Chinese embassy in Washington, DC claims there is a fixation on ‘political manipulation’ after President Biden orders intelligence review of virus’s origins.
Politicising the origins of COVID-19 would hamper further investigations and undermine global efforts to curb the pandemic, the Chinese embassy in the United States said after President Joe Biden ordered a review of US intelligence about how and where the virus first emerged.
“Some political forces have been fixated on political manipulation and (the) blame game,” the embassy in Washington, DC said in a statement on its website on Wednesday evening.
The World Health Organization (WHO) is preparing to begin a second phase of studies into the origins of COVID-19, and China has been under pressure to give investigators more access amid allegations that SARS-CoV-2 leaked from a research laboratory in the city of Wuhan, where the first COVID-19 cases emerged in late 2019.
China has repeatedly denied the lab was responsible, accusing the US and other countries of trying to distract from their own failures to contain the virus.
Biden said on Wednesday that US intelligence agencies were divided about whether COVID-19 “emerged from human contact with an infected animal or from a laboratory accident”.
Earlier this week, it was revealed that US agencies were examining reports that three researchers at the Wuhan lab became so ill in November 2019 that they sought hospital care.
“We are starting to see a lot of converging streams of evidence that there hasn’t been transparency from the Chinese government,’ Dr Amesh Adalja, an expert in biosecurity and emerging infectious diseases told Al Jazeera. “We are hearing about people who worked at the Wuhan Institute of Virology becoming sick with an illness, we know that this has been spreading since November (2019) and we have seen the Chinese government be very reticent to allow the press to investigate the origins of this virus so I think that raises questions about getting the Chinese goverment to come to terms with what may have happened in the early days of the pandemic.”
Yanzhong Huang, a senior fellow for global health with the Council on Foreign Relations in Washington, DC, said China’s lack of openness was a key factor behind the resurgence of the lab leak theory.
“There’s nothing really new there to prove the hypothesis,” he said. “In the investigation of the origins of the pandemic it is really important to have transparency in order to build trust in the investigation results.”
‘A comprehensive study’
China has stepped up efforts to control the narrative surrounding the pandemic after successfully suppressing the virus in Wuhan, the central Chinese city where what was then a mysterious new viral pneumonia was first detected towards the end of 2019.
Whistle-blowers, journalists and the families of those who died have come under pressure. Dr Li Wenliang, an ophthalmologist who was one of the first to warn the public about the virus, was detained by police for spreading “rumours”. In December, citizen journalist Zhang Zhan, a former lawyer, was accused of “picking quarrels and provoking trouble” and sentenced to four years in prison for her work in the early days of the outbreak. Others also face trial on similar charges.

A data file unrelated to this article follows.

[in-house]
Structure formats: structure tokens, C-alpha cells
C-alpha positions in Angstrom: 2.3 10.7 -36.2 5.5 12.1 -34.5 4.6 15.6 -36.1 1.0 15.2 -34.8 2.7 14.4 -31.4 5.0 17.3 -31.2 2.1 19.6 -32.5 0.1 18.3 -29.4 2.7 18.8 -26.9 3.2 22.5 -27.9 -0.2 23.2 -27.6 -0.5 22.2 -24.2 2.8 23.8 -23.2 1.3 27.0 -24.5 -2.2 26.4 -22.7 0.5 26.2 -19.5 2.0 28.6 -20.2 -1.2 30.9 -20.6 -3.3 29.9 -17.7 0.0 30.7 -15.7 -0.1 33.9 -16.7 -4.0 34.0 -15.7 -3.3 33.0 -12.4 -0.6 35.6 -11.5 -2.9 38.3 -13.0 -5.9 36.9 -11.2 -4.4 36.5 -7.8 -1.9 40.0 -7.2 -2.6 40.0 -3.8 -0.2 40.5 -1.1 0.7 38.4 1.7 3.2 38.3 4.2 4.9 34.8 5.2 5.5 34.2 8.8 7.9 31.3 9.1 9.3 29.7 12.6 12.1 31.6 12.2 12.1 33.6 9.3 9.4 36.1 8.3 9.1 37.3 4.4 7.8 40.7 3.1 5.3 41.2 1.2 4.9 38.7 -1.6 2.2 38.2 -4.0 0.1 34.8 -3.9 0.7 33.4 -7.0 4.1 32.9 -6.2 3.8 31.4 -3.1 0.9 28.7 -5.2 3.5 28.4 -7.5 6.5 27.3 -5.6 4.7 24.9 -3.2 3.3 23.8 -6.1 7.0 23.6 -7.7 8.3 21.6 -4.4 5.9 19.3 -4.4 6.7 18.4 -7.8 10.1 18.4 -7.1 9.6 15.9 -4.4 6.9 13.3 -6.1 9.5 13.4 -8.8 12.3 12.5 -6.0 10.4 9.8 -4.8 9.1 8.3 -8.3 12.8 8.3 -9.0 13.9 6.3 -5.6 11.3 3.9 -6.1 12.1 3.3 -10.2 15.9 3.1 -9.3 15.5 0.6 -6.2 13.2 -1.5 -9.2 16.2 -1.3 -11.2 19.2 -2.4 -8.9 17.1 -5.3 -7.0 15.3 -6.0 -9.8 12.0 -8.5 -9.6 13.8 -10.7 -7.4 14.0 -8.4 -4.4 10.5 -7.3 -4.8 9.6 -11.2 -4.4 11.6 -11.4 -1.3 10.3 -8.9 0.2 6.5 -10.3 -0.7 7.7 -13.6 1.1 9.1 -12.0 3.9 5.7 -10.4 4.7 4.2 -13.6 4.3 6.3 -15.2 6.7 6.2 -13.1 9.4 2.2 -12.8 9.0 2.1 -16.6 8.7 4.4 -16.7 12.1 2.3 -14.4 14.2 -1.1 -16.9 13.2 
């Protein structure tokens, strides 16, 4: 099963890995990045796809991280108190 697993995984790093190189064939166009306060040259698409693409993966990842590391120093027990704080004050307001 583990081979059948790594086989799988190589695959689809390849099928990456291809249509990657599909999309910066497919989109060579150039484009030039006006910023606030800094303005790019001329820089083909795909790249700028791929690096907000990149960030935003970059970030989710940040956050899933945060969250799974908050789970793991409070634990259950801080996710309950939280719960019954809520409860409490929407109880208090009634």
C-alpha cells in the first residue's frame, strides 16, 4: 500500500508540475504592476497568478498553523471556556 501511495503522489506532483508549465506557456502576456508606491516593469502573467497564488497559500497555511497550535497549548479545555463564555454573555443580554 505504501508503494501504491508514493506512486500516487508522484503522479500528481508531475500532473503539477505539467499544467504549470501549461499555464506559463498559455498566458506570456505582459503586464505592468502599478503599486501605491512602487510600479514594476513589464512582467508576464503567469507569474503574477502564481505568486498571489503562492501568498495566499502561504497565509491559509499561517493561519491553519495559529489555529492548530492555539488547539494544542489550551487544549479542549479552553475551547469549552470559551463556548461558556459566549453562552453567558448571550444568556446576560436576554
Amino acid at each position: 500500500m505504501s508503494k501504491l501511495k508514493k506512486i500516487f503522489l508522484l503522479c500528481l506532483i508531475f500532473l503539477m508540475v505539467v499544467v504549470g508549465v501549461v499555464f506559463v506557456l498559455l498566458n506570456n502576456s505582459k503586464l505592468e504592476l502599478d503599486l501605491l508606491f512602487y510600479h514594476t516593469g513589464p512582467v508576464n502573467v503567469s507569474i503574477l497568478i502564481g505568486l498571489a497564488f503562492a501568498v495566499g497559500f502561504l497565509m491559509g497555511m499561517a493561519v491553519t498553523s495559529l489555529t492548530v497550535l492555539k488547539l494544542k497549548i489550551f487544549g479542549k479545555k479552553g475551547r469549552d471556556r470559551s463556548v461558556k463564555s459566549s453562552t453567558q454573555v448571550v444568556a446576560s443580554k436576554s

The Chinese embassy said it supports “a comprehensive study of all early cases of COVID-19 found worldwide and a thorough investigation into some secretive bases and biological laboratories all over the world.”
The Global Times tabloid, part of the ruling Communist Party’s People’s Daily newspaper group, said late on Wednesday that if the “lab leak theory” was to be further investigated, the US should also allow investigators into its own facilities, including the lab at Fort Detrick.
“Very clearly they are trying to internationalise their way out of the jam they are in,” said Jamie Metzl, a senior fellow at the Atlantic Council think-tank, who has been campaigning for a new independent investigation.
A joint China-WHO study published in March said that it was highly improbable that SARS-CoV-2 leaked from the lab, adding that it most likely spread from bats to humans via an as yet unidentified intermediary species.
China has also continued to point to the possibility that COVID-19 originated elsewhere and entered the country via an infection carried on frozen food or through wildlife trade networks in southeastern China.
“The pandemic started in China,” Metzl said. “Let’s start with a full investigation there and expand as necessary. In short, this [statement from the embassy] is an outrageous insult to every person who has died from this terrible tragedy and their families.”
Huang of CFR said further investigations into the origins of COVID-19 were at an “impasse”.
“Ideally you want China to be more cooperative and more transparent,” Huang said. “But now the issue has become so politicised, with the stakes of the investigation so high.”